April 1, 2005 - Artforum - April 2005 in Artforum
April 1, 2005

April 2005 in Artforum

April 2005 in Artforum

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“I began to imagine that the secret genius of the Russian artist might be to clown the contemporary, to mimic or pirate it. If we assume that the status of international contemporary art relies to a large extent on both financial investment and institutional legitimation, perhaps a ‘derivative’ contemporary practice could be a kind of black-market tactic, a dispersion strategy, a termitelike hollowing out from within of the values and representations that the international biennial system tends to affirm.”–John Kelsey, “Russian Front”

And: In the feature that provides this month’s cover, editor Tim Griffin follows the circuitous path behind artist Kelley Walker’s enigmatic contribution to the magazine’s September 2004 issue on art and politics–discovering how his recycling-sign sculptures, mirrored-Plexiglas Rorschach blots, and digital scans combine the artistic appropriation and distribution models of yesterday with the sampling and branding in mass commerce today.

“With recent commercial developments in mind, it should become immediately apparent that in Walker’s work, the terms of ’80s appropriation are reversed. Whereas, say, Richard Prince removes the brand name from Marlboro ads to reveal the mechanisms of their seductive fiction, Walker leaves the corporate logo intact within an image steeped in real life.”–Tim Griffin, “Please Recycle: The Art of Kelley Walker”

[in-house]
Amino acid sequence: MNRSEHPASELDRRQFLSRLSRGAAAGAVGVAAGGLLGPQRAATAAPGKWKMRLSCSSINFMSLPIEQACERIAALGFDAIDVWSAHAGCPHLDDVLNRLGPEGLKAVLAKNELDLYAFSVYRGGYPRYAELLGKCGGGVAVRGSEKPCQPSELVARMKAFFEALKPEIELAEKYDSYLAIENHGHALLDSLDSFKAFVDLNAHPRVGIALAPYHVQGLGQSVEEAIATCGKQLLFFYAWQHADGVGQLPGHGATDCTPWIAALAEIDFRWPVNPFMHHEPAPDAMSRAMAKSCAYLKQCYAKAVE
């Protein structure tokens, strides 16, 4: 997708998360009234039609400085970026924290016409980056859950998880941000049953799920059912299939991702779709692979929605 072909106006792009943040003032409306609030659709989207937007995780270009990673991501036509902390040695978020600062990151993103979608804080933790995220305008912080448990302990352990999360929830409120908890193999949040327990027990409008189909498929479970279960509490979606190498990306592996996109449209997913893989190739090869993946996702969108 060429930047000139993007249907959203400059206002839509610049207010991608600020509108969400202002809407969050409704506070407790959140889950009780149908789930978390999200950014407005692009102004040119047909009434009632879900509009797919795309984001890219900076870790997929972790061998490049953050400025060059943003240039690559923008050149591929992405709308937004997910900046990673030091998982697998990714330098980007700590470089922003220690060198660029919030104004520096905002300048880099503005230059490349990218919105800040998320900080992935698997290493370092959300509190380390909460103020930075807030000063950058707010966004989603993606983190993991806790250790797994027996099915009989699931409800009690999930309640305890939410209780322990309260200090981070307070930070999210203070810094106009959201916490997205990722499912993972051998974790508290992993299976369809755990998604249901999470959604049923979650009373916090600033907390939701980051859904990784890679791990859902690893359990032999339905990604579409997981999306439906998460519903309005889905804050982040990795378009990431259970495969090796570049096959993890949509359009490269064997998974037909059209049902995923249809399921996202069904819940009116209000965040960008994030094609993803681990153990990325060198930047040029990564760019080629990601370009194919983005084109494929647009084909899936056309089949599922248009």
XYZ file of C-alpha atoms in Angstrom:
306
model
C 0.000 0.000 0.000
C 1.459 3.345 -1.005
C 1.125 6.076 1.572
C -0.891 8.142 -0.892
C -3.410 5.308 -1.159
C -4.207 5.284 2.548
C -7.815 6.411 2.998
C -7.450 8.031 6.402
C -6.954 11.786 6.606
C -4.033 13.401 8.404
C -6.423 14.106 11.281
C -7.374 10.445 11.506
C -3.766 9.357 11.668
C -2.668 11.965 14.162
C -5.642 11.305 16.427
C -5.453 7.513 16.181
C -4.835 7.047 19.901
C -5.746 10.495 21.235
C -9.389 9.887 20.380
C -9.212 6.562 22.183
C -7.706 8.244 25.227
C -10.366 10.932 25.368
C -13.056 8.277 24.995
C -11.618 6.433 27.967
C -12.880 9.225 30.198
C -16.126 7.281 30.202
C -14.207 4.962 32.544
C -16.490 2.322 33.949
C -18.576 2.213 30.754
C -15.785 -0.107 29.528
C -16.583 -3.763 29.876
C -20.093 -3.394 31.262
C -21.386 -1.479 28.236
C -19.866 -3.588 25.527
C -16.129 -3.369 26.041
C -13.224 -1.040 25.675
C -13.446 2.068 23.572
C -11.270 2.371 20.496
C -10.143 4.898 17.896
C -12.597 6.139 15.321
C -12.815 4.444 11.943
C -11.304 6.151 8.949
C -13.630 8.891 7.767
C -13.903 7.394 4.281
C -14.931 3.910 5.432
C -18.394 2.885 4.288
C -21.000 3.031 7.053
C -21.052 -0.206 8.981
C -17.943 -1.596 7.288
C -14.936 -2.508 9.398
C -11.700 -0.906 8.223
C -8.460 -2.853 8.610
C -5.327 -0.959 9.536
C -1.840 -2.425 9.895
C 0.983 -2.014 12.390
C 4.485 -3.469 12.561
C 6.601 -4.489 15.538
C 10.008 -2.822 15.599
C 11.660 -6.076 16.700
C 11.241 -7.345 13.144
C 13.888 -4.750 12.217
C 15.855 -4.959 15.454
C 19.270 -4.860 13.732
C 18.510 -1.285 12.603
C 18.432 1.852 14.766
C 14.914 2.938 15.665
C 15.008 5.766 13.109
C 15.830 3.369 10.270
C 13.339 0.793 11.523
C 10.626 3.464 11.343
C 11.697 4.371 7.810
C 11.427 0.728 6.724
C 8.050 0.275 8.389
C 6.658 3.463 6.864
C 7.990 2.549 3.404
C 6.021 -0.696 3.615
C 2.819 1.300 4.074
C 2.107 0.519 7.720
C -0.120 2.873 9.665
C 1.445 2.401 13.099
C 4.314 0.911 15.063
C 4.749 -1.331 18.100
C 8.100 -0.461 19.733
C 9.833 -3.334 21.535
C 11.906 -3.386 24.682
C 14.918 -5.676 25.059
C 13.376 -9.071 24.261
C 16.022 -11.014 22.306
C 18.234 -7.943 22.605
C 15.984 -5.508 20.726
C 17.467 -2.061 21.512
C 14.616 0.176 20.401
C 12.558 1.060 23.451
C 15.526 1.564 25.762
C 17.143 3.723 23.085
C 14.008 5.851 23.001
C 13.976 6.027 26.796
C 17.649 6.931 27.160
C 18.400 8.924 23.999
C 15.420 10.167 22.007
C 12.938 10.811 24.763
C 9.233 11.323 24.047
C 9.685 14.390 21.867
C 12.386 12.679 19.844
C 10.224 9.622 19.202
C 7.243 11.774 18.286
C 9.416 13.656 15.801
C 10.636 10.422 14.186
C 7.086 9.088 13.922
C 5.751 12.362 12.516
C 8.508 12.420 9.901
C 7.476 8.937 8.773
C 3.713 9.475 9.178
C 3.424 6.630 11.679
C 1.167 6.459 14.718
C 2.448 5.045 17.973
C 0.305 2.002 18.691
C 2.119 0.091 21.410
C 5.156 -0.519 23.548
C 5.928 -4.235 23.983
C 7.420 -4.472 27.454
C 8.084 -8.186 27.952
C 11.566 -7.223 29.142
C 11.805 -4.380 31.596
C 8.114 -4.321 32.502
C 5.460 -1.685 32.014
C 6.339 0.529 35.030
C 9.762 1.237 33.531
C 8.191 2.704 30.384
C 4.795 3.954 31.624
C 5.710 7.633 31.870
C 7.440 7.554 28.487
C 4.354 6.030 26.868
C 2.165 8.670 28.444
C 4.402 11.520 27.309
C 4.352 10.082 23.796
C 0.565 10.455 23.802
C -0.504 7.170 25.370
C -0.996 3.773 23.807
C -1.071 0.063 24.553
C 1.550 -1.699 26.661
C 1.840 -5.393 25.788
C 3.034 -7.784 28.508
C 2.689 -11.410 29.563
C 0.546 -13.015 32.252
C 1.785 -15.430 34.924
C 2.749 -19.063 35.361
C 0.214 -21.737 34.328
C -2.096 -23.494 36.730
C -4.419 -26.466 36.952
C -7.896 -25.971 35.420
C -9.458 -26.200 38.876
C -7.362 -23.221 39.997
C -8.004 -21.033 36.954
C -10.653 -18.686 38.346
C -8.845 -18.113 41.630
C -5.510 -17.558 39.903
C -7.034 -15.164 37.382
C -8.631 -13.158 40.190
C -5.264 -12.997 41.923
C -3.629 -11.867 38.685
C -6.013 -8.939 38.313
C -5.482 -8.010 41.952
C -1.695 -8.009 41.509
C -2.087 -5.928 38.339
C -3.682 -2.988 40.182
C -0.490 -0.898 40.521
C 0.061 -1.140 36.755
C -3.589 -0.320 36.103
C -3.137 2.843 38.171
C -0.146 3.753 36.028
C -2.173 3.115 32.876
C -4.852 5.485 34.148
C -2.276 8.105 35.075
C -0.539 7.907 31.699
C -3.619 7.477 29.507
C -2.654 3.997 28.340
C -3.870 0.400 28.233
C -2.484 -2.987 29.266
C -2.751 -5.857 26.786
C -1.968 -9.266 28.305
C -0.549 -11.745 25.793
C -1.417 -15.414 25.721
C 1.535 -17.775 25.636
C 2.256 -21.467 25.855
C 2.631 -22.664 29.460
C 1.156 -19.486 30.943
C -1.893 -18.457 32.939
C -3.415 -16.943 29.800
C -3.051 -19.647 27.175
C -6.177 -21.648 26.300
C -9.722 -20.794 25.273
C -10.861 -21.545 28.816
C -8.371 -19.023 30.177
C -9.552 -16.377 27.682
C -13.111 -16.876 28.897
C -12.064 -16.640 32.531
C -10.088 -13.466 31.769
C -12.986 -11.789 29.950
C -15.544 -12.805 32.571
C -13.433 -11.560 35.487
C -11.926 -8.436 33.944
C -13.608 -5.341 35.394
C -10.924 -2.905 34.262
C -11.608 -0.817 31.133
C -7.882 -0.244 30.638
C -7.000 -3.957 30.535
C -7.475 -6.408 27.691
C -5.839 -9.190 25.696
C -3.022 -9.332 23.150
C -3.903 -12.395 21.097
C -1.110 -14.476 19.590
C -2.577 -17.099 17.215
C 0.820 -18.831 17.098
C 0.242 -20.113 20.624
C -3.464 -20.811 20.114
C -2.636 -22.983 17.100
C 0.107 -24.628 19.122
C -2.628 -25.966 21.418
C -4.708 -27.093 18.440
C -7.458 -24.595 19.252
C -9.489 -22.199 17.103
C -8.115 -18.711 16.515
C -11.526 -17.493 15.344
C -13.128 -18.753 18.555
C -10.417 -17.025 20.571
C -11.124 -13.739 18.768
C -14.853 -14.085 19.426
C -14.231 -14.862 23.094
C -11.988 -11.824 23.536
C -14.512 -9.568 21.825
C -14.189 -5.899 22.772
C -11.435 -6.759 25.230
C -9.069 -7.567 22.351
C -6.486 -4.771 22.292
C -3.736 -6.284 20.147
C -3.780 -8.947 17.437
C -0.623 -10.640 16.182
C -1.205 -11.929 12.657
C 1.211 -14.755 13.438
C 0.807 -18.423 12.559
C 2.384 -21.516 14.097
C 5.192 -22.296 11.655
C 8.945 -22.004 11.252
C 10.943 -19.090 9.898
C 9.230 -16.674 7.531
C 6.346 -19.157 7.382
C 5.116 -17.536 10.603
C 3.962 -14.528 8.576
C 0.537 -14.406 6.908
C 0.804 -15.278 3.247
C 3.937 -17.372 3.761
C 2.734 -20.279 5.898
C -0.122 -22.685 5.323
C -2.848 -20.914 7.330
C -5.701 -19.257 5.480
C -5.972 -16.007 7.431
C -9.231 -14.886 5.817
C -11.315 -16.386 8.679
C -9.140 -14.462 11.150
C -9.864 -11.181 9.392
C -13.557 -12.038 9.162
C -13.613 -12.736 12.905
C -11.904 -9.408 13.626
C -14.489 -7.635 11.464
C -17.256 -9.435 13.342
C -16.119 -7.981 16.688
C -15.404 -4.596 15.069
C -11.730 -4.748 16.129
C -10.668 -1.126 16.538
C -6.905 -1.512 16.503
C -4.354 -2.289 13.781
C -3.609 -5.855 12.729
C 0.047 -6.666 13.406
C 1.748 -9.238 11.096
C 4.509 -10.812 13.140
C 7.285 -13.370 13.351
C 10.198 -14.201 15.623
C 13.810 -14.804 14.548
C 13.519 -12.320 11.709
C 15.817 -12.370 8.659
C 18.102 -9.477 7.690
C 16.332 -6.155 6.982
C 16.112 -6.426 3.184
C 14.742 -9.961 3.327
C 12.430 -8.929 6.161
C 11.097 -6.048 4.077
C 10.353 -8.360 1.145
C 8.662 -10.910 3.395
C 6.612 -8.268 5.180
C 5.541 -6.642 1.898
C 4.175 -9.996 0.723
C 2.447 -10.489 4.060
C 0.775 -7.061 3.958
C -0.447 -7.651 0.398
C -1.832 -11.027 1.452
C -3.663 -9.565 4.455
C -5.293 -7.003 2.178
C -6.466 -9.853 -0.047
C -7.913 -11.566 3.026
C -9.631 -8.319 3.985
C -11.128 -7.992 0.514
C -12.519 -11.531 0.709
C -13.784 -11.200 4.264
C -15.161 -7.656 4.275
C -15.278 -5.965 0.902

Plus: Daniel Birnbaum introduces artist Spencer Finch’s ongoing collaborations with legendary choreographer William Forsythe’s new company, which leaves “traditional notions of ballet behind, with site-specific performances, interventions in public spaces, and audience participation.” In Three Atmospheric Studies, Finch uses nothing more than filtered fluorescent light to reproduce the tones of sun through clouds found in works by J. M. W. Turner, Isaac Newton, and Cranach the Elder, while Forsythe replaces Finch’s usual art audiences with dancers onstage. “For the record,” comments Finch, “the sun is not yellow, nor is it orange. It is, as Turner said on his deathbed, god.”

Plus: Amy Taubin interviews Argentine director Lucrecia Martel about her second feature film, The Holy Girl; Isabelle Graw takes on KW Institute for Contemporary Art’s inflammatory “Regarding Terror” exhibition; Steven Henry Madoff previews the Walker Art Center’s expansion, looking for a new model of art’s relationship to entertainment; Keith Sanborn reviews the long-awaited, much-debated English translation of Guy Debord’s Panegyric; editor at large Jack Bankowsky walks through “East Village USA” at the New Museum of Contemporary Art; David Deitcher looks for hints about the next Documenta while examining the intersection of politics and art in curator Roger M. Buergel’s “How Do We Want to be Governed?”; Robert Rosenblum reflects on the life and work of Tom Wesselmann; and Thomas Lawson remembers Gretchen Bender.

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